They say that a good book can make history come to life, but with the advanced graphics and immersive experiences offered by modern video games, history is alive and kicking in a way that’s already captured the mindshare of digital natives.
KQED’s Mind/Shift blog reports on Jeffrey Mummert, a social studies teacher at Hershey High School in Pennsylvania, and his unique approach to teaching history through video games.
In “World of Warcraft,” players control characters of the “human” race who happen to look European, while the enemy race, the Orcs, have clear Middle Eastern undertones, he says. He uses the game to spark discussions about race, society and stereotypes.
Other games offer a much more straightforward link to history lessons:
A few games developed in the last three or four years are actually based on historical moments — a social studies teacher’s dream, Mummert says. One game that he’s found useful is called Skyrim Elder Scrolls V, set in medieval times that has many “non-player characters,” people in the game that a player can interact with, but that are not controlled by the player. “I’ve actually used it with my class to do field work within a game,” Mummert said. He’s asked students to take population statistics and analyze whether the towns are producing enough food to feed the population. “It’s an interesting way for an AP Human Geography teacher to get kids to think about how field work works and how to use statistics to try to change things,” he said.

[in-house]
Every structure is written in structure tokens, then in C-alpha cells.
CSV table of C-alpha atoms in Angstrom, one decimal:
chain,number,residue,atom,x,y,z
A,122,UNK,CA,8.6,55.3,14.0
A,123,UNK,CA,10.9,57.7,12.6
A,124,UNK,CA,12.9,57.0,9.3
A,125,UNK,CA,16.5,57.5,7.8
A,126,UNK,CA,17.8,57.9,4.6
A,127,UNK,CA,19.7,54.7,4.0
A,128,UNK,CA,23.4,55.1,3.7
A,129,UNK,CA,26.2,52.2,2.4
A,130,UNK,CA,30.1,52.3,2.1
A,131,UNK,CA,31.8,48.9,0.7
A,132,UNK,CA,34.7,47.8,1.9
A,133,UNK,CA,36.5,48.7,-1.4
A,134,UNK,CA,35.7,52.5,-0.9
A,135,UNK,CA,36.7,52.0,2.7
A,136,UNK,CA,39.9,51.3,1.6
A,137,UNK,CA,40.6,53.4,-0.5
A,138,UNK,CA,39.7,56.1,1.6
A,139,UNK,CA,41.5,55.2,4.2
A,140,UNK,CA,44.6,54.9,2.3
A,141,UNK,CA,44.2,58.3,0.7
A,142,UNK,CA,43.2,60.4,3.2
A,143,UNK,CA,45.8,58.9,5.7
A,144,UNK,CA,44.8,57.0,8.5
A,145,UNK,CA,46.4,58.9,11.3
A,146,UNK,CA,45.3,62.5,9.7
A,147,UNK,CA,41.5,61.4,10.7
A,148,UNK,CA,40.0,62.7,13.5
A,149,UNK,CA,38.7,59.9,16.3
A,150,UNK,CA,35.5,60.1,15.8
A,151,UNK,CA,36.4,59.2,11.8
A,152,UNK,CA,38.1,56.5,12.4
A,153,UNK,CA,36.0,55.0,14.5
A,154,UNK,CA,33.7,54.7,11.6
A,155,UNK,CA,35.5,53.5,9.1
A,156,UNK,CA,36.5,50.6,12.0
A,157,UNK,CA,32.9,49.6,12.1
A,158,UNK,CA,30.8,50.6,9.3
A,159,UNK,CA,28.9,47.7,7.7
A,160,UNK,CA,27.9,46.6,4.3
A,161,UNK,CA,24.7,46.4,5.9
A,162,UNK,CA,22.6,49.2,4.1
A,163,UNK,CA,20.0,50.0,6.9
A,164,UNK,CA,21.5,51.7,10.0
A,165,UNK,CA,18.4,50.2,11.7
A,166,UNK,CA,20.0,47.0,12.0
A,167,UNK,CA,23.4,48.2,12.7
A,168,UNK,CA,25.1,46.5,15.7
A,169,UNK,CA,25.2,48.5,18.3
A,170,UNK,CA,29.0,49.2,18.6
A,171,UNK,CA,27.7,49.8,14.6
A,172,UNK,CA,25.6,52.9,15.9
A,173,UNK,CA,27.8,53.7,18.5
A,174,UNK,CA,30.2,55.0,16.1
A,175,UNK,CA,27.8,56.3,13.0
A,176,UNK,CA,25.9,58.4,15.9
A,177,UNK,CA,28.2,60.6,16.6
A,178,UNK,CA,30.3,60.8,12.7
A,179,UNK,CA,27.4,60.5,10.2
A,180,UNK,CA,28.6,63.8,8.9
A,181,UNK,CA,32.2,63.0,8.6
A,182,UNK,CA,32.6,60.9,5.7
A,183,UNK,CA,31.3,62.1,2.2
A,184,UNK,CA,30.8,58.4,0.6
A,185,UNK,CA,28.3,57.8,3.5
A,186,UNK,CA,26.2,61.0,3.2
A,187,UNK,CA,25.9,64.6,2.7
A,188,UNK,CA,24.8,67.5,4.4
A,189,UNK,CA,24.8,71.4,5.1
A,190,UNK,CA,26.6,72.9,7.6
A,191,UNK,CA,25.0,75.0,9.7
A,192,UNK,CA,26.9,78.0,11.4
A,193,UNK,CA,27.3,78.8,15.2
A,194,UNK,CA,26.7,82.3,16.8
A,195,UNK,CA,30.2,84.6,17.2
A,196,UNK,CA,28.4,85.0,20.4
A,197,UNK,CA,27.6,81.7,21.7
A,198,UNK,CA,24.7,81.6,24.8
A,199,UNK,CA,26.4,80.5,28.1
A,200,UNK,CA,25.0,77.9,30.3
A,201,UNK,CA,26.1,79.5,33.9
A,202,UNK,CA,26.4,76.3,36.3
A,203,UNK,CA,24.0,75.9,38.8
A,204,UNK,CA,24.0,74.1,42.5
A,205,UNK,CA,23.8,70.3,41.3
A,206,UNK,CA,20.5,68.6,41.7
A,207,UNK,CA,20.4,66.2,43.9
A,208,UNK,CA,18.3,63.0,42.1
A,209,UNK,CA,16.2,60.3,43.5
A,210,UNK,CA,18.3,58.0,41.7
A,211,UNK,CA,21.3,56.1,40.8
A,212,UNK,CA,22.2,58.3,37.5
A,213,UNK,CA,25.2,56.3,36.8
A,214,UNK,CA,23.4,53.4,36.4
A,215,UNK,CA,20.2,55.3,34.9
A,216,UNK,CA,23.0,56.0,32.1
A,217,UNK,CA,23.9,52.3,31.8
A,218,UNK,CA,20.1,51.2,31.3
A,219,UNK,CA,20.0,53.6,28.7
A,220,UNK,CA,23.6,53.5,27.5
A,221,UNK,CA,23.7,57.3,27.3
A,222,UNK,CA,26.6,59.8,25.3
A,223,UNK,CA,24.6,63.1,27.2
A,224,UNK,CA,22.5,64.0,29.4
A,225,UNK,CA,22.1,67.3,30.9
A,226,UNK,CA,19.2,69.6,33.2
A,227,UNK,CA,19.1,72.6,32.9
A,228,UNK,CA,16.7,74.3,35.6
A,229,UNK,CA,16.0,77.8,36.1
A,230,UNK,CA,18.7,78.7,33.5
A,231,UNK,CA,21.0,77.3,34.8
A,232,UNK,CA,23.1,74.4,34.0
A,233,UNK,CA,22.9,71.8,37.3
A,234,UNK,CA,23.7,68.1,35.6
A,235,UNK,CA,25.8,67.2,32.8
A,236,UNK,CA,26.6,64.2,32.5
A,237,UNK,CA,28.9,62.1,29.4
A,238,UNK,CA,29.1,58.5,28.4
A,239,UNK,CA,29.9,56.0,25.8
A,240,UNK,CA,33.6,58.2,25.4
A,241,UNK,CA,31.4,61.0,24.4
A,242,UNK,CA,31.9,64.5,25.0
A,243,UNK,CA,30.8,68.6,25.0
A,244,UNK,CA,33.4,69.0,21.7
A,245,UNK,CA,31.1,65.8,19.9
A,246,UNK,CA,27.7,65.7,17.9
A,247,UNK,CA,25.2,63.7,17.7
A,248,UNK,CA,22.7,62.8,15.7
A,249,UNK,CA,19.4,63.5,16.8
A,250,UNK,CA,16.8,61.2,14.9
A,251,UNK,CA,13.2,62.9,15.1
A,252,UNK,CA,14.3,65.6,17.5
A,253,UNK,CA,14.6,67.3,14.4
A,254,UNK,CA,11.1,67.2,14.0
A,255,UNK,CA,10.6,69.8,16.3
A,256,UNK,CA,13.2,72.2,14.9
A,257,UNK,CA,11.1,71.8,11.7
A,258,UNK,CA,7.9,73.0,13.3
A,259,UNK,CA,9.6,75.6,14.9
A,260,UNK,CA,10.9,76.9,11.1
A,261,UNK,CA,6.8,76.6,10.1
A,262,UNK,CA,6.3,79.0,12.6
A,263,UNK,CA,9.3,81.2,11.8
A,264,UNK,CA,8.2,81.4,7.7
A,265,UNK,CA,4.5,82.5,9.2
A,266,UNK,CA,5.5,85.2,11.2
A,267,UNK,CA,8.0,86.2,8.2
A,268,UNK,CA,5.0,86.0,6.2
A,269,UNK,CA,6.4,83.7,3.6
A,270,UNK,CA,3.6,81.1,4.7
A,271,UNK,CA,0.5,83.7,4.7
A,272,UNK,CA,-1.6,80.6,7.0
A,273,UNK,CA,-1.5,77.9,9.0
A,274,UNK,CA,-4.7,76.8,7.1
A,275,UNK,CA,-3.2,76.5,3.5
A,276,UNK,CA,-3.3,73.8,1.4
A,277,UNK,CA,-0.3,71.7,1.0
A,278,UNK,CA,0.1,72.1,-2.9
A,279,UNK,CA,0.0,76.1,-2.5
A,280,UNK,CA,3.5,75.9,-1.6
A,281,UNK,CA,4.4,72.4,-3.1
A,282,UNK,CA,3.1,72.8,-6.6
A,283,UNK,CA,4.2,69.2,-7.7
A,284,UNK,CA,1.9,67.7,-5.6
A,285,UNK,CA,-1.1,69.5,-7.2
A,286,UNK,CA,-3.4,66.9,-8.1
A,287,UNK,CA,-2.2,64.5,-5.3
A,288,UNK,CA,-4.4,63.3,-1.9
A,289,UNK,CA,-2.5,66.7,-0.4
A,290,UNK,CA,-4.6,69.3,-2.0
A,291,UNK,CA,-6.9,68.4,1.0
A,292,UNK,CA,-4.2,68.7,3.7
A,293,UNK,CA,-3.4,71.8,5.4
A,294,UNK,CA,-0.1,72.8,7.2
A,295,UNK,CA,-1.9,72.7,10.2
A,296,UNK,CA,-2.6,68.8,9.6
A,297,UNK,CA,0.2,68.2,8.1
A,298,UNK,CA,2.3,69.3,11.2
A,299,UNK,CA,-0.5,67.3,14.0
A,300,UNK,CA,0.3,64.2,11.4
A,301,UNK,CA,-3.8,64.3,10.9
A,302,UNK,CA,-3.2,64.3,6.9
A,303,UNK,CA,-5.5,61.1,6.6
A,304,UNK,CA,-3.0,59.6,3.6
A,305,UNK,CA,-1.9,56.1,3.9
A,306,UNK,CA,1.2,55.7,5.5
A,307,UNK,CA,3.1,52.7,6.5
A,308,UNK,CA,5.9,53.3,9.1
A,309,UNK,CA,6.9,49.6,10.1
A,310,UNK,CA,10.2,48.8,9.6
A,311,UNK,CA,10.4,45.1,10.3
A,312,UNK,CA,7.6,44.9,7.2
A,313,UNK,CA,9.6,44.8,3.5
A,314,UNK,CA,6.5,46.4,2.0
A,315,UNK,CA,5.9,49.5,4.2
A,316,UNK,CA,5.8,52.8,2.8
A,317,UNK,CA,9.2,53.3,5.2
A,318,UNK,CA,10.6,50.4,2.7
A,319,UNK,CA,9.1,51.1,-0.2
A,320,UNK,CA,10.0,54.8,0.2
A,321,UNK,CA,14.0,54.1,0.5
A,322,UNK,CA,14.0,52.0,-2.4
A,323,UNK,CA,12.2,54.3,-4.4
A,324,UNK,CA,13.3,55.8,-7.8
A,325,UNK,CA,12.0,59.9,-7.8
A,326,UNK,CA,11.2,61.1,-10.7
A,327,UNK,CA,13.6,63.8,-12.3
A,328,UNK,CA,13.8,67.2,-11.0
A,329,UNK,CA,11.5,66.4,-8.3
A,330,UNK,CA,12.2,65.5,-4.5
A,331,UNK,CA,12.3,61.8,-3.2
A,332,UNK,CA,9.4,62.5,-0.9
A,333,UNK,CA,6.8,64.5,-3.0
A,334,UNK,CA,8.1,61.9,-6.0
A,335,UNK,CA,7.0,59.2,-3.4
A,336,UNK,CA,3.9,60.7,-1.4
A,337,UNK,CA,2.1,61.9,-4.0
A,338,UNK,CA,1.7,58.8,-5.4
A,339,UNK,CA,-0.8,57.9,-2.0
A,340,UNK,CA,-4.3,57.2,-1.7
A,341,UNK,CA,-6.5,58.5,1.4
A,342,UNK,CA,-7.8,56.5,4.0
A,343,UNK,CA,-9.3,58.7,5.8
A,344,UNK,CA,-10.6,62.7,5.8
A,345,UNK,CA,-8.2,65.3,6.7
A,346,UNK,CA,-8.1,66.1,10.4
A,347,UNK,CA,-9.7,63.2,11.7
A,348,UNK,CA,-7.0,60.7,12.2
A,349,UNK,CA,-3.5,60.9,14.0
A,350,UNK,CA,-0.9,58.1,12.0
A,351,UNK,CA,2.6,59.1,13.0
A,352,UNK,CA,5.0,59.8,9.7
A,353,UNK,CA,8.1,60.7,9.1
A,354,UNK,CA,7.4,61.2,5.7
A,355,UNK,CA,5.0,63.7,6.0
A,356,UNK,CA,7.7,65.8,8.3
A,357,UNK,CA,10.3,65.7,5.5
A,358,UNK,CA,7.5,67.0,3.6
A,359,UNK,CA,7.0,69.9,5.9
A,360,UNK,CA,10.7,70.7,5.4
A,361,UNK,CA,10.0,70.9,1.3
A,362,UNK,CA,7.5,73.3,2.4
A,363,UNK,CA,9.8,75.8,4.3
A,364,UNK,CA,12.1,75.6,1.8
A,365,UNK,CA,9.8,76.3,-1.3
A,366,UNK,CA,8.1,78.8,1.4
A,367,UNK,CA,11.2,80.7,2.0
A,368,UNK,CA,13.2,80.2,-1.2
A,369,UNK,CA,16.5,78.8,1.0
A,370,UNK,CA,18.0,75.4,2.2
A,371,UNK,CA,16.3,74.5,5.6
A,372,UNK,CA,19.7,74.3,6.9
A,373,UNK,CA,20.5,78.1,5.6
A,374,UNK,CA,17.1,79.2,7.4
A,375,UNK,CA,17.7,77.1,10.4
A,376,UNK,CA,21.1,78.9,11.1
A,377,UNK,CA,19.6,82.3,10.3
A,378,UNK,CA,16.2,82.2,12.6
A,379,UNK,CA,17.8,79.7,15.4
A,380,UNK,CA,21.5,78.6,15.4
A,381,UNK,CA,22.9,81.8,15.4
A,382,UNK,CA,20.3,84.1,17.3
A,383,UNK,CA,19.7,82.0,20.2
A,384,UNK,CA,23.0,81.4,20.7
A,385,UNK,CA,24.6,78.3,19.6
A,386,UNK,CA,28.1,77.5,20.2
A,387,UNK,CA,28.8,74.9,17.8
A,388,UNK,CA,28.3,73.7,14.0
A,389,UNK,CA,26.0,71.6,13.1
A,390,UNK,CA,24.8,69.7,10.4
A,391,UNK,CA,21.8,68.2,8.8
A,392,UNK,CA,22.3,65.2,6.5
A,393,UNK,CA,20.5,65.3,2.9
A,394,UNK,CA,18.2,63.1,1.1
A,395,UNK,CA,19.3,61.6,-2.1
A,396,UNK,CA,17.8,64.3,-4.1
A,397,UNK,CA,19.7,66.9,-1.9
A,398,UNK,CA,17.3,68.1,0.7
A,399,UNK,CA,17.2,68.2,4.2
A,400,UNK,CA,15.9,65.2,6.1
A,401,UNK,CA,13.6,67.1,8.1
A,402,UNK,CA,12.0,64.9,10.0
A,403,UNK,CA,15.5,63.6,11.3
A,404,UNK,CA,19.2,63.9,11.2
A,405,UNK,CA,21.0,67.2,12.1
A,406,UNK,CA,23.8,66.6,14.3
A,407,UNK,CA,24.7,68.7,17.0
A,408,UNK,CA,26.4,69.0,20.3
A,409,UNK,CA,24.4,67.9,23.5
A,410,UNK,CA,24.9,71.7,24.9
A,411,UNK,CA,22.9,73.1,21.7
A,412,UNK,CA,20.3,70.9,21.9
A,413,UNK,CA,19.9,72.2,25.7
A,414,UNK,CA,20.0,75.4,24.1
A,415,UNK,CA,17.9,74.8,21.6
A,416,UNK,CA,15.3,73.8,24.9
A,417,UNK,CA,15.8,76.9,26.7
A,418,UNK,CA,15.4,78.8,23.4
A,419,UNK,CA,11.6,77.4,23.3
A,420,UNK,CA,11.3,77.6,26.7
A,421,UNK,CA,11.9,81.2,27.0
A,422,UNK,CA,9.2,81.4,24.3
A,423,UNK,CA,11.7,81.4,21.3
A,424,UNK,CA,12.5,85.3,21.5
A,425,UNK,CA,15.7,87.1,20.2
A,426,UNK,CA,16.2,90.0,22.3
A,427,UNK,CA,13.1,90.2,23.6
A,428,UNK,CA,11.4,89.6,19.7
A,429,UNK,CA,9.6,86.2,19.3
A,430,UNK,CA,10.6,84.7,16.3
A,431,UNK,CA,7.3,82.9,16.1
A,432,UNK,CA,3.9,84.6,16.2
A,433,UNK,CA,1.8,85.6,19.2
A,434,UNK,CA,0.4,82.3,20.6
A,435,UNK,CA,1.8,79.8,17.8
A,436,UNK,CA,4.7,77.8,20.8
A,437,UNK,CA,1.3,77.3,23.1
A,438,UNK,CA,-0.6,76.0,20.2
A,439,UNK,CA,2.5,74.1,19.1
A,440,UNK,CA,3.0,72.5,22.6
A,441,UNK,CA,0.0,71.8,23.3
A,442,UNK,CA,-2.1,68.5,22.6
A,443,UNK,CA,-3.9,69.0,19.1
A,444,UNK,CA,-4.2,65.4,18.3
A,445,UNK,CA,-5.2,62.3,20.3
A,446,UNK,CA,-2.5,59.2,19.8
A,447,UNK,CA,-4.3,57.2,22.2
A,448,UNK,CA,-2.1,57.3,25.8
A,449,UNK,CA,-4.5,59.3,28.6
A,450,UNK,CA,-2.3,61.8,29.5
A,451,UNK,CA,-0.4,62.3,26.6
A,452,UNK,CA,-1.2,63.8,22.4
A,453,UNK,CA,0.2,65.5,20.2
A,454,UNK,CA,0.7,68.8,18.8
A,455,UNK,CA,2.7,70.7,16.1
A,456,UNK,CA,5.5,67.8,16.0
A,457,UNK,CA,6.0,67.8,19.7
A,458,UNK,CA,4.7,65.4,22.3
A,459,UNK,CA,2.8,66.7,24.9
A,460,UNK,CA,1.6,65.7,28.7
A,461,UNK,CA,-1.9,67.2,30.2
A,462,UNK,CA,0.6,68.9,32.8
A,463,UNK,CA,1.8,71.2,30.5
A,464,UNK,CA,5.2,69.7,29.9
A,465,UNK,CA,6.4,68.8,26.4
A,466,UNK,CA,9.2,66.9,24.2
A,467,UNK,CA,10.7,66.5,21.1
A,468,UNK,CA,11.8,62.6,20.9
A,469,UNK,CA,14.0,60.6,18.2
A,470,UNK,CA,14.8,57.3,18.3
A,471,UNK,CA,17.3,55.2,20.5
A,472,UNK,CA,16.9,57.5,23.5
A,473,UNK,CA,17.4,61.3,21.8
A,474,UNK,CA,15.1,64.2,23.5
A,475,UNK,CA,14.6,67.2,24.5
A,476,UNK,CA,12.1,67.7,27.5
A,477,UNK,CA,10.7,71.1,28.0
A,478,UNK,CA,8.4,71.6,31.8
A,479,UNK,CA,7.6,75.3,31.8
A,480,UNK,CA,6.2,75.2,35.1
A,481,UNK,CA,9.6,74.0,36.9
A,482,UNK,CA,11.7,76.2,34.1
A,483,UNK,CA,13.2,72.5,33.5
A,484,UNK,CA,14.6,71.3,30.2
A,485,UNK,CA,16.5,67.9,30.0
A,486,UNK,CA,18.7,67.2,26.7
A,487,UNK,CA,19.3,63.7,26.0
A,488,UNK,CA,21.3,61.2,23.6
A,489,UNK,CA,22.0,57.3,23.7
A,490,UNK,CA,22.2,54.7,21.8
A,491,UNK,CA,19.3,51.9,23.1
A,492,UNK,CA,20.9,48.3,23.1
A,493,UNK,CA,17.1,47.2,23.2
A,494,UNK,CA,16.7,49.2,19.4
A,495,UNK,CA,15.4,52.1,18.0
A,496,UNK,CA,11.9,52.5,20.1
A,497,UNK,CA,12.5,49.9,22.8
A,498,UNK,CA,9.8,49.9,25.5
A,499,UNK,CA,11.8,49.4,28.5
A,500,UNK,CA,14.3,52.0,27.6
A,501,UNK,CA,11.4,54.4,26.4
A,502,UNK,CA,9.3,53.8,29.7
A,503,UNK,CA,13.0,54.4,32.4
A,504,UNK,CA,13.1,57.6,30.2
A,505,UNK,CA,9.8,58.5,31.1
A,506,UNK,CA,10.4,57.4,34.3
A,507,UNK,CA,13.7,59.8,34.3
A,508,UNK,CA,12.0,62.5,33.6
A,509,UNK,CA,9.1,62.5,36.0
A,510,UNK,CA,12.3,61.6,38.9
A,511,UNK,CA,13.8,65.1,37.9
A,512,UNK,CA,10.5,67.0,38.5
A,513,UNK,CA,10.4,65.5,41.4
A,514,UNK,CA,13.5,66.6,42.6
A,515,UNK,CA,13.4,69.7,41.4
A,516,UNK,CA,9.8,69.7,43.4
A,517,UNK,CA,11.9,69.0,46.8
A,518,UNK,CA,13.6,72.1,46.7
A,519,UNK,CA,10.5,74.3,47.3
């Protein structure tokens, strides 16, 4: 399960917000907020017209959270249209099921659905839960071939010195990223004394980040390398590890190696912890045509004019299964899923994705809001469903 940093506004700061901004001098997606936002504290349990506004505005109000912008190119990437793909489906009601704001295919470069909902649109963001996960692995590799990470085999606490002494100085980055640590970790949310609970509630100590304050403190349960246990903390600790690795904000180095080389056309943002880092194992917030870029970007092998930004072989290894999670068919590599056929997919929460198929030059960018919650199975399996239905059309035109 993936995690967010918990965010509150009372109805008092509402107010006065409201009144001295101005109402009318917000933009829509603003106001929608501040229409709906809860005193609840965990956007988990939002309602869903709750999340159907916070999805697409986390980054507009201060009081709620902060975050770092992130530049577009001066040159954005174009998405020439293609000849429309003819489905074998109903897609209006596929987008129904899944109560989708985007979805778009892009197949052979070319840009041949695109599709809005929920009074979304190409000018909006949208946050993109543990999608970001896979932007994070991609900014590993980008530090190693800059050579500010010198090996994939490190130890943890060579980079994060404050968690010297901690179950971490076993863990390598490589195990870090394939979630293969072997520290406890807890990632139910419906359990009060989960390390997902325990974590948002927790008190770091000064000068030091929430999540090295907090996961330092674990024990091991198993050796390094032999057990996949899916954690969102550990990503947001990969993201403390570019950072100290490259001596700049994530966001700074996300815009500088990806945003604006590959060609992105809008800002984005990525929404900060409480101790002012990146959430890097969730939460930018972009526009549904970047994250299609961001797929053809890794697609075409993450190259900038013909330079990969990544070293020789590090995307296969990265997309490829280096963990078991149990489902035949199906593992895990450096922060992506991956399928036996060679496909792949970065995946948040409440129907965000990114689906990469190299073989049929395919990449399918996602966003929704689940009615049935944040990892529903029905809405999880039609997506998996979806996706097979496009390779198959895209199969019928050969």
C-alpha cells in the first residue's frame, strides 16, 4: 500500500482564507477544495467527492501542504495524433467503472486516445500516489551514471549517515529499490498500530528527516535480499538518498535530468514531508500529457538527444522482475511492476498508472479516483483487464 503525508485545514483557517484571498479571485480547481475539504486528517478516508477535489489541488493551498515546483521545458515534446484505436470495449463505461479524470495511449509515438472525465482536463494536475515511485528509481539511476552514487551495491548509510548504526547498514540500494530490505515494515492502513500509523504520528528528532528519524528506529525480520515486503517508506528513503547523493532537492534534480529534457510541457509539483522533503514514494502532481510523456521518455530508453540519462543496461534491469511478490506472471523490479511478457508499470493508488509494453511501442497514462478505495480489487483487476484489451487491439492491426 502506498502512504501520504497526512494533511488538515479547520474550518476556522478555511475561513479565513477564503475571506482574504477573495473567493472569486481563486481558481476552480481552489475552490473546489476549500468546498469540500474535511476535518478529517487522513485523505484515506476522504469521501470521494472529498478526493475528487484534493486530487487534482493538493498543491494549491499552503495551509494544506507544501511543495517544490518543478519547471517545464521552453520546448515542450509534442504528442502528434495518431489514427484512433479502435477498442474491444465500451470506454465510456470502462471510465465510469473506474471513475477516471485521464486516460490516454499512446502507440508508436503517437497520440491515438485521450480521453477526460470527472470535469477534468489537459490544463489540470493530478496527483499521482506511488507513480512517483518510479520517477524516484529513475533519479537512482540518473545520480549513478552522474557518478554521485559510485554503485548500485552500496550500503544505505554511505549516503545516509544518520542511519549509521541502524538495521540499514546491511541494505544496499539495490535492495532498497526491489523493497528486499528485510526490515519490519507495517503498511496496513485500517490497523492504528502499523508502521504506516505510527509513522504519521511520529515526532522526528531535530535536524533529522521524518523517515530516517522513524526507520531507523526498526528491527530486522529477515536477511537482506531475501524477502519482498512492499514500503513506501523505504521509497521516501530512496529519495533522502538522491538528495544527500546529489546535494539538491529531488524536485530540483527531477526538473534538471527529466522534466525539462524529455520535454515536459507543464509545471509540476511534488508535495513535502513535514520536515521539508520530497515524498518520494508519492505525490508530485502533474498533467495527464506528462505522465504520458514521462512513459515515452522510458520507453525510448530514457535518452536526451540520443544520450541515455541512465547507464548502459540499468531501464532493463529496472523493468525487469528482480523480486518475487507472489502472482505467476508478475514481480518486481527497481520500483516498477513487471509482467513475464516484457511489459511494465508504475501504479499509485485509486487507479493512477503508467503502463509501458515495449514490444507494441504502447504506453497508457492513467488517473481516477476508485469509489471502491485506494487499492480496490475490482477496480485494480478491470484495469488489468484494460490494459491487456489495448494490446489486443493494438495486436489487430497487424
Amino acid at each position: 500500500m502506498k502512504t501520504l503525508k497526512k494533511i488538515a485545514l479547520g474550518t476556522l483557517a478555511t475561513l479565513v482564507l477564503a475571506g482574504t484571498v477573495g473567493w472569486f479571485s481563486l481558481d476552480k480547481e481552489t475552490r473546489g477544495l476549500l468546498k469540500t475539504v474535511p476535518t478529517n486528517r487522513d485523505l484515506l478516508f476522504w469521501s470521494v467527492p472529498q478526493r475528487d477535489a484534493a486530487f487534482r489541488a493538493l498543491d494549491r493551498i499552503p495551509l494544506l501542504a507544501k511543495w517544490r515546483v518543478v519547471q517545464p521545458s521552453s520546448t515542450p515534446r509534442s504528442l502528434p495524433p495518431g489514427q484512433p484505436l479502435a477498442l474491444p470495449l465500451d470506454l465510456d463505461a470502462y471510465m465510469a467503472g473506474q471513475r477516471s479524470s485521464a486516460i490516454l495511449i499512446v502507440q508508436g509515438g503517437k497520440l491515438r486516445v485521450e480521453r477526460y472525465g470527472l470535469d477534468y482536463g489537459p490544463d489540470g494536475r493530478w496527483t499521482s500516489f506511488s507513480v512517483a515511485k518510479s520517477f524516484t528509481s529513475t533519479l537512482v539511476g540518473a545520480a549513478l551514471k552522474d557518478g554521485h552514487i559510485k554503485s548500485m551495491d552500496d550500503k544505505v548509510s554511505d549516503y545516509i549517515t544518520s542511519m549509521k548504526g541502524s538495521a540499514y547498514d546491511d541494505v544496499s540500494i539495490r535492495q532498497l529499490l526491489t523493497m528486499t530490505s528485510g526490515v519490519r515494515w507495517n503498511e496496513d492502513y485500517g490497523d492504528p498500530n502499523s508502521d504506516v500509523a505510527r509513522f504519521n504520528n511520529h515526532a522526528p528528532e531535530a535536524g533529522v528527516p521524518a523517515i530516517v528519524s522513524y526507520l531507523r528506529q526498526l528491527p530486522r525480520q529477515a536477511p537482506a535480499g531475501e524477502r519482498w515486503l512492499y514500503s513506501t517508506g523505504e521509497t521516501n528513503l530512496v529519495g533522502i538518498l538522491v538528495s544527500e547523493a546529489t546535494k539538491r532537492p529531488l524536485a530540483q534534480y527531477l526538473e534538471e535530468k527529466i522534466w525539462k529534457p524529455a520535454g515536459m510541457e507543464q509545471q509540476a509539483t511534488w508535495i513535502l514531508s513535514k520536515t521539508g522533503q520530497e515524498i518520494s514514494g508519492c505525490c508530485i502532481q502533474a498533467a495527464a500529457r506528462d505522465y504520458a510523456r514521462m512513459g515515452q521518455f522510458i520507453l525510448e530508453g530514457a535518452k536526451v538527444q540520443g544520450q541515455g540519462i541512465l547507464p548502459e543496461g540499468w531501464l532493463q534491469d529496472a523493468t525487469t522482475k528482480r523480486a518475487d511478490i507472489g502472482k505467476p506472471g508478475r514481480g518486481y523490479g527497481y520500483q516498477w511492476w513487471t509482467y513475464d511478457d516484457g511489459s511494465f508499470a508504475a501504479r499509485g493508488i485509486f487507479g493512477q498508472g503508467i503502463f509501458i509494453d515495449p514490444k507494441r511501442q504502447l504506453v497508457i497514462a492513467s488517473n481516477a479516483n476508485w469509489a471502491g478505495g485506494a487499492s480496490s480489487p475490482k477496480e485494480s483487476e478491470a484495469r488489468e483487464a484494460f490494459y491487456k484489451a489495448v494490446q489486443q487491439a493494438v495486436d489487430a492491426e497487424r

Another game his students have enjoyed analyzing is Assassins Creed III, which is set in revolutionary America. After watching the trailer, his class discussed how the game was marketed differently in the United States and in Canada. The trailer depicts scenes from the Boston Massacre in a recreation that many experts say is quite realistic. Talking about what is fact and fiction within the game and whether it can be harmful to misrepresent the truth helps students understand the idea of authenticity.
The value of using real games versus games tailor-made for K–12 is the same principle that is driving the bring-your-own-device trend in mobility. By tapping into the students’ preferences, teachers can compete with the other Xbox or PlayStation games students are already playing, which increases the likelihood that students will engage with the lessons, Mummert writes in his post on the Play the Past blog.
In the post, Mummert also elaborates on why he believes video games offer a richer learning experience than textbooks.
Playing, thinking about, talking about, writing about games, I believe, expands activity to another dimension — one that includes creative and critical thought, as well as what Ian Bogost terms “procedural rhetoric.”
Rather than training students to identify and practice the strategies of rhetoric through reading and writing, what if a media existed (and the students regularly engaged in it) that communicated ideas, arguments, and points of view through its procedure, rather than in a linear set of carefully structured arguments? In this case, learning is at least 3D — it includes the dimensions of experience, agency, and action.
What if these “procedural” experiences became the basis for the acquisition of knowledge, the application of that knowledge, but also the evaluation of the “procedure” for effectiveness and/or authenticity? What if students countered an inauthentic or ineffective experience by creating one of their own?
Has your school deployed video games in the classroom in an unconventional way, as described by Mummert? We’d love to hear about it in the comments.